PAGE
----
Do-It-Yourself Mini Split units have become very popular since they are a good alternative to high-cost HVAC installations.
They come with almost everything needed except tools and electrical wiring to a panel.
There are many units available, from small 9000 BTU units to large 36000 BTU units.
Heat pump units such as Pioneer both heat and cool making them good to use all year long.
Pioneer is one such popular DIY Mini Split manufacturer with several different sized units.
I recently installed a Pioneer 12000 BTU 230 Volt unit, and I thought I would share how I installed the unit.
A video is also posted at the bottom of the page of the installation.
Here is the unit I bought on Amazon
Pioneer Air Conditioner WYS012G-19 Wall Mount Ductless Inverter+ Mini Split Heat Pump, 12000 BTU-208/230V
The unit will come with lots of information, such as the user manual and installation instructions.
Be sure to follow the installation manual that comes with your unit.
There are some tools that will be needed, such as a Vacuum Pump and Manifold Gauges.
There are many low-cost vacuum pumps and gauges; I bought some budget ones for the installation.
Here is the Vacuum Pump I bought on Amazon
ZENY 3,5CFM Single-Stage 5 Pa Rotary Vane Economy Vacuum Pump 3 CFM 1/4HP Air Conditioner Refrigerant HVAC Air Tool R410a 1/4″ Flare Inlet Port, Blue
Budget 410a Manifold Gauges on Amazon
ZENY Diagnostic A/C Manifold Gauge Set R134a Refrigeration Kit Brass Auto Service Kit 4FT w/Case, 1/4″ SAE Fittings
Some other basic tools will also be needed, such as a drill, screwdrivers, and wrenches.
Most Mini Split systems will need a 5/16″ Female Coupler to 1/4″ Male Flare to connect the manifold gauges to the unit.
Here is one on Amazon
PIONEER Air Conditioner Ductless Mini Split System Charging Vacuum Port Adapter, Converts New R410a Style 5/16 SAE Service Ports to Accept Older 1/4 SAE Gauge Hoses.
A 3-inch hole saw bit is also needed to drill a hole for the line set and wiring to go between the units.
How To Install Pioneer 12000 BTU 230 Volts Ductless Mini Split
- The first step is to layout where the unit will be located and run the electrical.
- A pad will be needed to set the outside condensing unit. It needs a flat solid surface that is level to sit on.
- Next, the inside unit will need to be mounted onto a wall.
- Hook the wiring harness to the inside unit, which is labeled 1,2,3, and ground.
- Feed the line set and wiring out the hole and set the unit on the mounting bracket.
- Next, the copper line set needs to be screwed together.
- Hook up the wiring harness to the outside unit.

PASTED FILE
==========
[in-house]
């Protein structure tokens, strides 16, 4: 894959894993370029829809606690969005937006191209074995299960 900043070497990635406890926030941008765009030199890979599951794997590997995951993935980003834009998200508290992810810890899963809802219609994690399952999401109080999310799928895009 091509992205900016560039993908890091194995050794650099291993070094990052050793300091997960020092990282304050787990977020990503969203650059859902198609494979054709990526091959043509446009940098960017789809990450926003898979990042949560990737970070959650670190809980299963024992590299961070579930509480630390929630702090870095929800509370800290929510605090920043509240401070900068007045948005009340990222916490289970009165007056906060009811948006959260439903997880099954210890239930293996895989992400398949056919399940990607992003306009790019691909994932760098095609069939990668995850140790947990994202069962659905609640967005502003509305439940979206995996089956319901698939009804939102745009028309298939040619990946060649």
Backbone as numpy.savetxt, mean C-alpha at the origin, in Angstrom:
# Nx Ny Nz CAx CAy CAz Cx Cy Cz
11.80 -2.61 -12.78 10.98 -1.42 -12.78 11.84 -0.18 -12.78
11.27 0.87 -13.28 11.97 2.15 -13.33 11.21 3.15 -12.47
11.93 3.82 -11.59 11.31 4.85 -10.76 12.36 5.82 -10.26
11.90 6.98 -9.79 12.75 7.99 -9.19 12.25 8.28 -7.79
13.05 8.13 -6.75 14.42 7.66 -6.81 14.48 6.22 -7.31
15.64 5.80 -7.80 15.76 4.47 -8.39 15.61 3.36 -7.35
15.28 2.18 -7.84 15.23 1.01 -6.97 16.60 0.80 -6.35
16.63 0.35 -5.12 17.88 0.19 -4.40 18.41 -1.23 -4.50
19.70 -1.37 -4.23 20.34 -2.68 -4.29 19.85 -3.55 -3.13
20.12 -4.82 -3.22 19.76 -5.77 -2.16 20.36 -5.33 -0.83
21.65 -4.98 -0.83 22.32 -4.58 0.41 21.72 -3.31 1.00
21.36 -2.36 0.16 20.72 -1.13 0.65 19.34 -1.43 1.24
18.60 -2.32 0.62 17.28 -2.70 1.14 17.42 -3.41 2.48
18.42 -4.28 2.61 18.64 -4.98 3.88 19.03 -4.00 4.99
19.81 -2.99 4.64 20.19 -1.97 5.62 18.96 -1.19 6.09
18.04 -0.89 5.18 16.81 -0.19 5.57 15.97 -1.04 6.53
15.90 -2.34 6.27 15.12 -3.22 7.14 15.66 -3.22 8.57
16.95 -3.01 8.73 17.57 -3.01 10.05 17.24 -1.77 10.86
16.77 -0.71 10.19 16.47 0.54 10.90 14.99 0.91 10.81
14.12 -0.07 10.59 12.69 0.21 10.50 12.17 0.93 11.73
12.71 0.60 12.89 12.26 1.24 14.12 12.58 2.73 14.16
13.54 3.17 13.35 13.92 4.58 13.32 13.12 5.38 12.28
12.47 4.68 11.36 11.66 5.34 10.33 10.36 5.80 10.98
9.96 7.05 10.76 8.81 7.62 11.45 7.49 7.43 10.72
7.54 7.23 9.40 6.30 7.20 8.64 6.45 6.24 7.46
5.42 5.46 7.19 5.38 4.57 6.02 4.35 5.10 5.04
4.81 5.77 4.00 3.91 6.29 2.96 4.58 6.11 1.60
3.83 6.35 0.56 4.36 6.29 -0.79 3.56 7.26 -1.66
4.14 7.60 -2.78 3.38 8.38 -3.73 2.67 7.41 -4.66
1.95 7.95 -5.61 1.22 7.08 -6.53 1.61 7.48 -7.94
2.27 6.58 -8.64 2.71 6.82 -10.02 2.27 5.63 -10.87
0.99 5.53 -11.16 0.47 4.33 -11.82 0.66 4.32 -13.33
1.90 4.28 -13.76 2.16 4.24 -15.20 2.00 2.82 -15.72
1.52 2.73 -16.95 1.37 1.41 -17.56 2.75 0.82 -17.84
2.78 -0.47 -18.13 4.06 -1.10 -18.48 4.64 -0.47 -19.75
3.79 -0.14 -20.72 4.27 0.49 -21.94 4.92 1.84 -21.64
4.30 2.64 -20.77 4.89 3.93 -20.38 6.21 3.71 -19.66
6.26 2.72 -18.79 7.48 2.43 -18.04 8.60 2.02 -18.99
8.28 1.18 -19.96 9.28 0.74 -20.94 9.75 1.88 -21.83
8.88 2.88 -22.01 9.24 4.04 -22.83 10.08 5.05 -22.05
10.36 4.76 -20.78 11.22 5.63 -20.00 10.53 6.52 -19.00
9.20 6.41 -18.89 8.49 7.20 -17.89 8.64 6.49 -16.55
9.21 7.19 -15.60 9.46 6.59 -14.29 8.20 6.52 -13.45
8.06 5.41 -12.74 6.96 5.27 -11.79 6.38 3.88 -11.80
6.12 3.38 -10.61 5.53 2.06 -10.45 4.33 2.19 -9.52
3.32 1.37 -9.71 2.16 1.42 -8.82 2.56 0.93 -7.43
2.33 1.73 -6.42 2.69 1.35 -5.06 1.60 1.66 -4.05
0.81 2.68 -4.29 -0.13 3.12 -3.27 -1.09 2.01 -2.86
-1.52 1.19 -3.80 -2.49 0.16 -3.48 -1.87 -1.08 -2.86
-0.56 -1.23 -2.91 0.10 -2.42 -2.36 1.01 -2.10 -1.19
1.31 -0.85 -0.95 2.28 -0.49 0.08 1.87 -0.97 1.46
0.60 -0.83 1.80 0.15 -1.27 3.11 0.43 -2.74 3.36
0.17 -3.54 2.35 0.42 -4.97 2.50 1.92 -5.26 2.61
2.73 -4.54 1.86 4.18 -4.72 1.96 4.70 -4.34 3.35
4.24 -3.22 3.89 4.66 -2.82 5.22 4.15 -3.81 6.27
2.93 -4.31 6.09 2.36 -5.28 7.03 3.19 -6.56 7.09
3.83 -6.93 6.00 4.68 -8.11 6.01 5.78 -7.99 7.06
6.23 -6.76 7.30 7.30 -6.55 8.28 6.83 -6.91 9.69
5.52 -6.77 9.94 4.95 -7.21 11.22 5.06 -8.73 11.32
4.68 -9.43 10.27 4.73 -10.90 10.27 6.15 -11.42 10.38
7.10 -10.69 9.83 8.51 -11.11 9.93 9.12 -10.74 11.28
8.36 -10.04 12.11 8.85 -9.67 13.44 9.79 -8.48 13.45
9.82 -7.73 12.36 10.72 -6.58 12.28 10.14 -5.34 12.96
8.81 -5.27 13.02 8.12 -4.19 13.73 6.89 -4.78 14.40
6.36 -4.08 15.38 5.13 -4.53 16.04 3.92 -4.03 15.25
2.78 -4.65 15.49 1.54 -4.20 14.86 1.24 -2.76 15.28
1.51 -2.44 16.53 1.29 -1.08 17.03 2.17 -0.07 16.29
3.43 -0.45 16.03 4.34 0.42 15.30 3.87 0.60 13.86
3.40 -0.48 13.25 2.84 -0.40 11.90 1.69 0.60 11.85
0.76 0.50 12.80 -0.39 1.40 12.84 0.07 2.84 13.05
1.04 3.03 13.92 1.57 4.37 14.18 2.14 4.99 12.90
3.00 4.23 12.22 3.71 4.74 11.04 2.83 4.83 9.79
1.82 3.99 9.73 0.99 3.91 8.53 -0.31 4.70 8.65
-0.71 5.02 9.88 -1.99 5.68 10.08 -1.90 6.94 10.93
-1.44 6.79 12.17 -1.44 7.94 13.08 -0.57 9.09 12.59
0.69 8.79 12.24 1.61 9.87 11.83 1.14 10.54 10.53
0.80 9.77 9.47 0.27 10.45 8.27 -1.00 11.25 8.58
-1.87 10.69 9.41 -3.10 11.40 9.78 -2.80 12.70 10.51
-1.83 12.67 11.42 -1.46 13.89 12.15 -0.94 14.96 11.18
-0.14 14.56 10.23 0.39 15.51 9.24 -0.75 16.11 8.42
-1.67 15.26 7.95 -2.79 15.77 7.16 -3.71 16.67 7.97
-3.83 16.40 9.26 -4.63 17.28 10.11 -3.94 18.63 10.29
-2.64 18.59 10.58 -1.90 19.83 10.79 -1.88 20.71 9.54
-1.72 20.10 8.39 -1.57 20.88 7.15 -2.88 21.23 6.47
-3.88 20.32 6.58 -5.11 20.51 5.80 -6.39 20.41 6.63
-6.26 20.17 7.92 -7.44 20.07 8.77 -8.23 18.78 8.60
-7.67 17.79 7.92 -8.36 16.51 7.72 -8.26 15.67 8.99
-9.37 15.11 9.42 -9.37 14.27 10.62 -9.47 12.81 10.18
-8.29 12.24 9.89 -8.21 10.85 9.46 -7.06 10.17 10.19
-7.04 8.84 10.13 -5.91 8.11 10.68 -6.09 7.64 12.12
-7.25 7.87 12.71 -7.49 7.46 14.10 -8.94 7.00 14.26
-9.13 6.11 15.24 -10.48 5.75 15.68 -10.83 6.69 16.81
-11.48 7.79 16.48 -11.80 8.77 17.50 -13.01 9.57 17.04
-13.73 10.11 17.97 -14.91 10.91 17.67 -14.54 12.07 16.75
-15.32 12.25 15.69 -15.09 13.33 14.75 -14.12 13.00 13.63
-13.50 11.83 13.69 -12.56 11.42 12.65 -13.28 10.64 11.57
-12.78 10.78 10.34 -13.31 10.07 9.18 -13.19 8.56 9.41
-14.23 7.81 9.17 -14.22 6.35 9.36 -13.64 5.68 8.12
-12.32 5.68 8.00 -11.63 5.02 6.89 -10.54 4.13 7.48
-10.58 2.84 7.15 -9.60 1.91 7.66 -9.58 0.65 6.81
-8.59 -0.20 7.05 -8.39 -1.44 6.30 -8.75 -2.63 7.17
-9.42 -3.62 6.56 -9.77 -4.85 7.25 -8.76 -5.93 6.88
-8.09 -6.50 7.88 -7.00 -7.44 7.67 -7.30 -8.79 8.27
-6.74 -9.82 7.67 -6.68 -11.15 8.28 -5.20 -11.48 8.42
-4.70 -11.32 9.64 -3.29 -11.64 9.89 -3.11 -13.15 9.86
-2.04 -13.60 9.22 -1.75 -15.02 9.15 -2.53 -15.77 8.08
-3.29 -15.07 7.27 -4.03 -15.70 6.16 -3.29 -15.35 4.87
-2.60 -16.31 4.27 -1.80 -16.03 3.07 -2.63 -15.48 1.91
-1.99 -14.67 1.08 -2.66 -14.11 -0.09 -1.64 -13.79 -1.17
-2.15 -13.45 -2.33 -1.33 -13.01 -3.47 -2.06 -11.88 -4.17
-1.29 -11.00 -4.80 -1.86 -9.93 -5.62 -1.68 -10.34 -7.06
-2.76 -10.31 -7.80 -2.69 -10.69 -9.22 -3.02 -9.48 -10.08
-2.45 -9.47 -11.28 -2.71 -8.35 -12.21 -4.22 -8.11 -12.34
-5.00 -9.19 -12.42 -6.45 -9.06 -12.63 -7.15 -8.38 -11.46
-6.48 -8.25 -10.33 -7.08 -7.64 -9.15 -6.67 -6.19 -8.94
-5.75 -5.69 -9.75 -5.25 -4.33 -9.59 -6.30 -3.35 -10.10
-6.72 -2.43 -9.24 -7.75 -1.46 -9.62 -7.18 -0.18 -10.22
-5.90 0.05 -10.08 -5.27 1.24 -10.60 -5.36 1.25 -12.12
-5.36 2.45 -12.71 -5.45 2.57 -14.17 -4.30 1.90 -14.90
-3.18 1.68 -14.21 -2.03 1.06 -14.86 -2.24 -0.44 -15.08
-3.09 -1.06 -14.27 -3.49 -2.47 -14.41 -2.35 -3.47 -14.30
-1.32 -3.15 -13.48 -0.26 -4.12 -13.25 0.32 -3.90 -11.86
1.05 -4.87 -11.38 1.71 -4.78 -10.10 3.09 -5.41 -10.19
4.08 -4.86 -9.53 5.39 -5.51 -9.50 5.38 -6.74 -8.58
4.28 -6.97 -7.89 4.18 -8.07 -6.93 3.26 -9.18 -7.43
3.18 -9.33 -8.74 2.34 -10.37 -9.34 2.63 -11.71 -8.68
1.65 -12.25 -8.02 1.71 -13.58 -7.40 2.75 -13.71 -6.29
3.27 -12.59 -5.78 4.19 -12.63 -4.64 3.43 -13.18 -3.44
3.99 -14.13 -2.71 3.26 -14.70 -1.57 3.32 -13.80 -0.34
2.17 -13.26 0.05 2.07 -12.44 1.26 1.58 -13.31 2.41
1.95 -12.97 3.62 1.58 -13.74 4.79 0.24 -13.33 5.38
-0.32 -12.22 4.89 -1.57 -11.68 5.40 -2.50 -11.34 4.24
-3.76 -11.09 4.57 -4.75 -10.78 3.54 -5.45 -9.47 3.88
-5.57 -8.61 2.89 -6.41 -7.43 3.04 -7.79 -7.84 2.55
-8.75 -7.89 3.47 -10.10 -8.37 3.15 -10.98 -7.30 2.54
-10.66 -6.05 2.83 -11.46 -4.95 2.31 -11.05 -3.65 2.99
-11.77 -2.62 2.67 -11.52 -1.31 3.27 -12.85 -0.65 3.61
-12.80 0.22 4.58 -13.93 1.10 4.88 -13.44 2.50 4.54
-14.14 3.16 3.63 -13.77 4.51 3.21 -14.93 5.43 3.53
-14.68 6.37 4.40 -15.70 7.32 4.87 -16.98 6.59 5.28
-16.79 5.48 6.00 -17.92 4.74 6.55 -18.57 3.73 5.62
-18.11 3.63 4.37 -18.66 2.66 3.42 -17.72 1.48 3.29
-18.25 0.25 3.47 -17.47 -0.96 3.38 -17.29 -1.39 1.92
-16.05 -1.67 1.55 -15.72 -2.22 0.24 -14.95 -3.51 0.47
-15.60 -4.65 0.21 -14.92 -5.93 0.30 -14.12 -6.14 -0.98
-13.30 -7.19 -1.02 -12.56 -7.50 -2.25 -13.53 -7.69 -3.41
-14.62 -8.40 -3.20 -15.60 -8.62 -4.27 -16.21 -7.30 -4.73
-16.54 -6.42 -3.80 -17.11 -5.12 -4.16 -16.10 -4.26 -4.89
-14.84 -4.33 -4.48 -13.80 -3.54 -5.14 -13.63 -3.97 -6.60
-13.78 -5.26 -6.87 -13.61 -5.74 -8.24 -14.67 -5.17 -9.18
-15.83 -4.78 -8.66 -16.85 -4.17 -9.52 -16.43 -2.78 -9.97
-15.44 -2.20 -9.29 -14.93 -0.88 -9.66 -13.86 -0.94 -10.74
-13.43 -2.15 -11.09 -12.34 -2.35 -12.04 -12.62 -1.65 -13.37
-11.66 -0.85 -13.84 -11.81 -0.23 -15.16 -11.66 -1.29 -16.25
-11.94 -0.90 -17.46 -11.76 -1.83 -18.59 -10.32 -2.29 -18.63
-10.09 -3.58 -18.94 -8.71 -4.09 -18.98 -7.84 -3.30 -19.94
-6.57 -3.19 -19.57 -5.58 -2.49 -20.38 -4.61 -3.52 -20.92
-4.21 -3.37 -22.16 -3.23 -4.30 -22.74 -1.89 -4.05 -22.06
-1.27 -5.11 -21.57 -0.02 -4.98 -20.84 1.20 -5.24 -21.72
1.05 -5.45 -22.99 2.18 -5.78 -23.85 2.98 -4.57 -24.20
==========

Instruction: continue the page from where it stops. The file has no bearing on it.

- Once everything is installed, the line set will need to be vacuumed out with a Vacuum pump.
- Release the refrigerant into the system.
- Once the refrigerant is in the system, power on the unit, and it is ready to be tested.
Always follow the manual that comes with your unit for the wire Gauge and breaker Amps.
The unit I received needed to be on a 20 AMP breaker which can be run to an electrical panel or on its own box.
Most HVAC companies will install a disconnect box which simply breaks the flow of electricity when work is needed on the unit.
Personally, I install a 20 AMP breaker close to the unit but this is a personal preference as long as it is on a 20 AMP breaker at the panel.
If the outside location already has concrete it can simply be set on it.
If there is no pad one can be bought or a small cement pad can be poured.
Small pads are low-cost items that can be purchased and what I use for example this one on Amazon.
Mini Split Pad on Amazon
Ideal-Air 728184 2 x 16 x 36 Cement Equipment Pad
Whichever way a pad is set up be sure it is level and set the outside unit on top of it.
There are a few things that need to be done before it can be mounted.
First, the mounting bracket will need to be screwed onto the wall and level.
The mounting bracket is on the back of the inside unit held in place with a Philips screw.
Be sure to mount the bracket on a good stud, so the unit is secure.
A hole will need to be drilled to run the line-set and wires to the outside unit.
Look at the back of the unit for where the line-set and wiring stick out for where the hole will need to be drilled.
The instructions will also show the location and size of the hole needed through the wall.